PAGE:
When the Arden range was launched in the UK, publicity material said, "Following the phenomenally successful launch in the US, where sales doubled forecast, Elizabeth Arden's new Green Tea Fragrance and Bodycare Range reaches the UK, capturing the spirit enhancing benefits of Green Tea š the growing appeal of green tea and its health benefits are becoming more and more apparent."
Wander past cosmetics counters, trawl the web, browse through magazines and journals, and you will come across endless examples of products for both men and women that all contain tea - face masks, anti-cellulite buffers, sun-block creams, anti-aging applications, shampoos, conditioners, bath scrubs and lotions, hand creams, night renewal moisturizers, shower gels, foot creams, revitalizing soaps, massage oils, and perfumes.
Yes, perfumes! Elizabeth Arden's 'Green Tea Scent Spray' is "an exhilarating fragrance to send your spirits soaring. Spritz all over your body for an immediate burst of energy". Calvin Klein's 'One' has "a green tea accord" that "travels from top to bottom contributing to he signature of ck one fragrance", and Bulgari's Eau ParfumÈe' "was the first fragrance to be explored using the culture of tea and the most profound sense of rituals tied to it. The unique lingering base note is derived from the Chinese green tea, which when combined with distinctly Mediterranean fragrances, creates an original and exclusive product". I Coloniali, a range of products based on oriental spices and herbs, make 'light refreshing Tea Tea', the ideal day-spray for spring and summer men and women. The tea comes from the plantations of Ceylon, and stimulates, enlivens, and quenches the thirst of the soul". And when Comptoir Sud Pacifique, a Paris fragrance company, launched its 'ThÈ', the company's president, Pierre Fournier said, "Mystery surrounds the whole idea of tea. I was inspired by the image of the smoky hills in Darjeeling and Sri Lanka. I wanted a very healthy scent which was also fresh".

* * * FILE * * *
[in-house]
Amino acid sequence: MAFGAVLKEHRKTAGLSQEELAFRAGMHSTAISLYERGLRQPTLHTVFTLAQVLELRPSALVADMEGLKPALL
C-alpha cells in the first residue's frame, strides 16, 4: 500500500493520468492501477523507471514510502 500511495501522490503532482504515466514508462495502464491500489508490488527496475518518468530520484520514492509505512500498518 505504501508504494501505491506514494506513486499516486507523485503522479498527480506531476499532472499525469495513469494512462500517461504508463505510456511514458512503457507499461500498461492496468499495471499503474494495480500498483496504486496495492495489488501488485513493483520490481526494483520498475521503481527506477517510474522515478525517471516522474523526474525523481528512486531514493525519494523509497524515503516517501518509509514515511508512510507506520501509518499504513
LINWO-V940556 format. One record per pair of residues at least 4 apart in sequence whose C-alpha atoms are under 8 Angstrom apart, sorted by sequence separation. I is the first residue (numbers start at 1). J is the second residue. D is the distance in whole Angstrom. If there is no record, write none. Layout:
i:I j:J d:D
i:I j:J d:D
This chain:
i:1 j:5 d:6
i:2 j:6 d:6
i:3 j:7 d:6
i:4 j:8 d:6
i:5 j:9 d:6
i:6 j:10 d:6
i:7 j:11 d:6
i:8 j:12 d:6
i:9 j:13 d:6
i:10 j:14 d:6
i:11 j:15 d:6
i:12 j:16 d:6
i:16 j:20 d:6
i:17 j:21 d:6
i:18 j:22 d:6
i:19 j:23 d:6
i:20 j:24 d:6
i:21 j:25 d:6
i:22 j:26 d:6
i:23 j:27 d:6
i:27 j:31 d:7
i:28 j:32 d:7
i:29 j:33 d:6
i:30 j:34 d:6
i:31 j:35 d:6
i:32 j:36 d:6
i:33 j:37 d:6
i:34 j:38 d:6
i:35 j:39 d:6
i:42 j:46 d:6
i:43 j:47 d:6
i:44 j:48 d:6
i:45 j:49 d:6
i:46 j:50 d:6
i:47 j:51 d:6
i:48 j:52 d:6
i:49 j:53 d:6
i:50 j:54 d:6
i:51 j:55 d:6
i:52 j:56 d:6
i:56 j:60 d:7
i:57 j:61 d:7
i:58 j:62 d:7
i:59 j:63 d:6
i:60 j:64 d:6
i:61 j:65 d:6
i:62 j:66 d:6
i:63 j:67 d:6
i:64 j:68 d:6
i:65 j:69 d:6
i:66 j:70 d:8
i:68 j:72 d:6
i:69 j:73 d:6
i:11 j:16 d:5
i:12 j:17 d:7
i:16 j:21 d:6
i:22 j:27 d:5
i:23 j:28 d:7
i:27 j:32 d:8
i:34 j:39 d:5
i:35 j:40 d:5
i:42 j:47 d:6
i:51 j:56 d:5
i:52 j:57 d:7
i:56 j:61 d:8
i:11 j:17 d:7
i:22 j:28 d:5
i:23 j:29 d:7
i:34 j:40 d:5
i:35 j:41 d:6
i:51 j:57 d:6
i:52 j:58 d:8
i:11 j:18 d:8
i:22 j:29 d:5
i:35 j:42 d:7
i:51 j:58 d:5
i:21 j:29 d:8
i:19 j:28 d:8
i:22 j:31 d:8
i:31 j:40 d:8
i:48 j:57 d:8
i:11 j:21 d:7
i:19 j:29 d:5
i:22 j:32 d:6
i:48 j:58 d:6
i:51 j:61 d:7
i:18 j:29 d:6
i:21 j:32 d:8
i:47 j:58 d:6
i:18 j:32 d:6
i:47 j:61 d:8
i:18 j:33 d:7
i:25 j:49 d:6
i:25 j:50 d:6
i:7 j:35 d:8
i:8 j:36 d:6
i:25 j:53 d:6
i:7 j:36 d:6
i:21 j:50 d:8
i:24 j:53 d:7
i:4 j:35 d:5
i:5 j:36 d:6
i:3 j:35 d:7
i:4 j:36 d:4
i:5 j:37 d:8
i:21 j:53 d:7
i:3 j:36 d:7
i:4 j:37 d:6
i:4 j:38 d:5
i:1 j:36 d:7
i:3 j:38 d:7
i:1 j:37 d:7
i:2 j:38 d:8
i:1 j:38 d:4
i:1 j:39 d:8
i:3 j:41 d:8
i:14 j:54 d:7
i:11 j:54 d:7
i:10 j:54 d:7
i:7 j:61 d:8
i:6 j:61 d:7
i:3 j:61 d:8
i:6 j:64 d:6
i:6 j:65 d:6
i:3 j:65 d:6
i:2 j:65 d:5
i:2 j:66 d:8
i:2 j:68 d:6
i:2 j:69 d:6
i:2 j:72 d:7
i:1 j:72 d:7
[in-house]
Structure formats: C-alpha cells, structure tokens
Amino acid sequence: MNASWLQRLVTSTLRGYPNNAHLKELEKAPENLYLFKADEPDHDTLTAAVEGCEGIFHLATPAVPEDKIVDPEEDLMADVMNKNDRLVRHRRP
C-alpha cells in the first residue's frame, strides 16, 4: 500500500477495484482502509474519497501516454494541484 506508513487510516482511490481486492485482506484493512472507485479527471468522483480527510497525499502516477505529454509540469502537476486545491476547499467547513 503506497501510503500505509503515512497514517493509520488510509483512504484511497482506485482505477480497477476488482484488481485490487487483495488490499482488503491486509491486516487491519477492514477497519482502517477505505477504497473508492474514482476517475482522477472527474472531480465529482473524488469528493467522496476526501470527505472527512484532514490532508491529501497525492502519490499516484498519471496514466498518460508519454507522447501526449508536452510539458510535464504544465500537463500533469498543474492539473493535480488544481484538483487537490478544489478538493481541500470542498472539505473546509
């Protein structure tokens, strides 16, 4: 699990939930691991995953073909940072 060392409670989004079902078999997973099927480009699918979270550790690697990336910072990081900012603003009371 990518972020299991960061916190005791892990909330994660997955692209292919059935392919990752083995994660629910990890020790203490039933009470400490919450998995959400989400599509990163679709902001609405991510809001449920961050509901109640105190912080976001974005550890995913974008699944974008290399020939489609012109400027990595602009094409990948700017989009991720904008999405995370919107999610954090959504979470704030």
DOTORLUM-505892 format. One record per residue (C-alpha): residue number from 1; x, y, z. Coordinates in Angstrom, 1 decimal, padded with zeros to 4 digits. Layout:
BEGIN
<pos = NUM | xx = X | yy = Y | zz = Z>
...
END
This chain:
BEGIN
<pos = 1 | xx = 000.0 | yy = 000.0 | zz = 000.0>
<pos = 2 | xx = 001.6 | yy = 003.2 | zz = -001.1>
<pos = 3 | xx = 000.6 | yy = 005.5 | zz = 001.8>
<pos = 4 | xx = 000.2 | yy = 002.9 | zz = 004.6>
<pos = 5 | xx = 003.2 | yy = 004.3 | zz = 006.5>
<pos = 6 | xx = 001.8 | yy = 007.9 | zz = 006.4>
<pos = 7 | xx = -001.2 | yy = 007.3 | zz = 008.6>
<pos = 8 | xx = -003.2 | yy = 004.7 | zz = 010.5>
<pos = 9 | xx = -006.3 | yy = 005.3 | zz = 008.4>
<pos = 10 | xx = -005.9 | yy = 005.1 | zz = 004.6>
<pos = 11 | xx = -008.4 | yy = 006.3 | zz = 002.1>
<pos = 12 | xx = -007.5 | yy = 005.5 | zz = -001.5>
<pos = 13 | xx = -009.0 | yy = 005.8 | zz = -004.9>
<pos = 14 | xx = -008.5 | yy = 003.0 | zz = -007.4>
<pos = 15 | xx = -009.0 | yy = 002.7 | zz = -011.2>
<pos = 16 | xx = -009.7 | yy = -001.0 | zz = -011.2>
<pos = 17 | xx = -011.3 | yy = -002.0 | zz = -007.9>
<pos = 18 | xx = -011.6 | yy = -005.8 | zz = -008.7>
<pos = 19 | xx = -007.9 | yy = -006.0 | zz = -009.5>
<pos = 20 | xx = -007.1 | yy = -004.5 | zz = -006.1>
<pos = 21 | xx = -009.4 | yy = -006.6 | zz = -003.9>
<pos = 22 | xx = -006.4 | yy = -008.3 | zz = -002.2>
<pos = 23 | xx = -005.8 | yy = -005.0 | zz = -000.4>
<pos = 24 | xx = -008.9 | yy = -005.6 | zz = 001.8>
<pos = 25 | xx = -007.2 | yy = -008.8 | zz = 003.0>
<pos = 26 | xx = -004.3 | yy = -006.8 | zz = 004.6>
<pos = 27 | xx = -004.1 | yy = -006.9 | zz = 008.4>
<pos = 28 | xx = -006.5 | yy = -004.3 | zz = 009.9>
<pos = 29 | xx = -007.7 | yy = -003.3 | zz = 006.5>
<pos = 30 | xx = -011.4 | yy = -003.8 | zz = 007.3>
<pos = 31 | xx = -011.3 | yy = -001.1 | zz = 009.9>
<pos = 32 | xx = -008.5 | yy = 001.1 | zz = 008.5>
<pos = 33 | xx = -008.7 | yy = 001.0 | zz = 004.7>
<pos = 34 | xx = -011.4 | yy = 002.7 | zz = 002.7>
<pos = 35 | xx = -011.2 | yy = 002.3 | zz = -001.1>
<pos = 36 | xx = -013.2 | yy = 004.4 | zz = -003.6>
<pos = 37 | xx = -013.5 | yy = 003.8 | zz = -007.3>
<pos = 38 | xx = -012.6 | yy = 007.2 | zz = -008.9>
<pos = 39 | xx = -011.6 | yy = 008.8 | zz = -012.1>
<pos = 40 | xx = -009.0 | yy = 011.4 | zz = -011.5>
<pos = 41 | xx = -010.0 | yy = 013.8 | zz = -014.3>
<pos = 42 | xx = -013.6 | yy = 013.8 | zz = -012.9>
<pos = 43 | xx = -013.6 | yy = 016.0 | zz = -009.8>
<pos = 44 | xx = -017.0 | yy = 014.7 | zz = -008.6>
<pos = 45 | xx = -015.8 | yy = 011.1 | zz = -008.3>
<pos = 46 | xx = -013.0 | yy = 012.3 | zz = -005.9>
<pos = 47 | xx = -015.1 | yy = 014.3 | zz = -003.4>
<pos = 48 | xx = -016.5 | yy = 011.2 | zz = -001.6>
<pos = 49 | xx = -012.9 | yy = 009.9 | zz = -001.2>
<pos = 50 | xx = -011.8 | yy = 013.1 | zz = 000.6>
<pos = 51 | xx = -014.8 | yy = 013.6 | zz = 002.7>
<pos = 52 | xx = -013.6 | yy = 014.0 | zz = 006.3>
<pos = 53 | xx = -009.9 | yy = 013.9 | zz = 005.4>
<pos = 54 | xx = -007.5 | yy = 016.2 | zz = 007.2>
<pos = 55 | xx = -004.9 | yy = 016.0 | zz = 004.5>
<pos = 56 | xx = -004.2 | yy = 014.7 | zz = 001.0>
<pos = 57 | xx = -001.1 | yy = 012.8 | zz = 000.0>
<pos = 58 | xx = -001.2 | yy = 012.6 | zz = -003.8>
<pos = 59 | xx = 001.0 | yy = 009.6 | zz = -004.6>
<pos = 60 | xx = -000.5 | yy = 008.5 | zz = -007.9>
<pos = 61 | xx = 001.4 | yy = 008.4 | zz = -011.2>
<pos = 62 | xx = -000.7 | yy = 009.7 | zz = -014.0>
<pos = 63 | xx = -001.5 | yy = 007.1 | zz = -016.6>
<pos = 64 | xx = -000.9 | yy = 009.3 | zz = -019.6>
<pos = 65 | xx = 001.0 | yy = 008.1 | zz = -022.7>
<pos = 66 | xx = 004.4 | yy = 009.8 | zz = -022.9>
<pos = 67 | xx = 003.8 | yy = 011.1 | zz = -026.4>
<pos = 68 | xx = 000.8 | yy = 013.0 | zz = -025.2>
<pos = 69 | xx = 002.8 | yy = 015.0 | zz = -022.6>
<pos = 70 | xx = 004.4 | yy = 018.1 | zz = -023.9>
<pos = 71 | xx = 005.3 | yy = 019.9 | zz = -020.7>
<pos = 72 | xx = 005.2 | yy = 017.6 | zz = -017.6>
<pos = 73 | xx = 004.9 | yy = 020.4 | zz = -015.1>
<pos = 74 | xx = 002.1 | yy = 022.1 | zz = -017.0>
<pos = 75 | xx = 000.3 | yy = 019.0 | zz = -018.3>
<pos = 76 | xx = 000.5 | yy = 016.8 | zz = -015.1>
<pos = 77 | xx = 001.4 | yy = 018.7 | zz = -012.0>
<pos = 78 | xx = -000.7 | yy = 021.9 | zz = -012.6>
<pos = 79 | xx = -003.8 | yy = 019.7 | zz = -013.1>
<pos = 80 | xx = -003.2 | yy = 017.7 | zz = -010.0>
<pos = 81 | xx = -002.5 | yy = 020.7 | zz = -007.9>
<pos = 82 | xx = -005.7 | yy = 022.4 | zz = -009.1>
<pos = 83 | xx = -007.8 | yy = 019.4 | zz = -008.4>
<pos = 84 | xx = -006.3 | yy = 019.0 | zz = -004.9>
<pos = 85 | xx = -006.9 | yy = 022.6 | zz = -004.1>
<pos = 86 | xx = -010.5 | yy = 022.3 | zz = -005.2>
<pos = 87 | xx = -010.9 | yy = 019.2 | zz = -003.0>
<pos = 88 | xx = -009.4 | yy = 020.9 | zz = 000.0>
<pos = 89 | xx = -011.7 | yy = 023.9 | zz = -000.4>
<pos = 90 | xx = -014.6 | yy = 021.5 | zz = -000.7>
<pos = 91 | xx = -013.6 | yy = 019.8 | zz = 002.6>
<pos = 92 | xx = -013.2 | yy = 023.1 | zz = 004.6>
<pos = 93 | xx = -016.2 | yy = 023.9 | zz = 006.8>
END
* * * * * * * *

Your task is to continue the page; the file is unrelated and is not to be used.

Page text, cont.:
When Donna Karan started marketing housewares amongst her clothes and perfumes, she too was aware of the power of tea. Her publicity material said, "Performed with care, the simplest acts can balance and center us. The preparation, serving, and drinking of tea has long been one of the most soothing and satisfying of life's rituals. Focus. Find the beauty in life's basics."
So today, as well as drinking plenty of tea, you can dab it on in perfumes, soak in it in the bath, rub away that cellulite, smooth away unwanted wrinkles, and wash you hair in it. What a flexible adaptable commodity tea is. It tastes good, smells good, feels good, and it really does you good!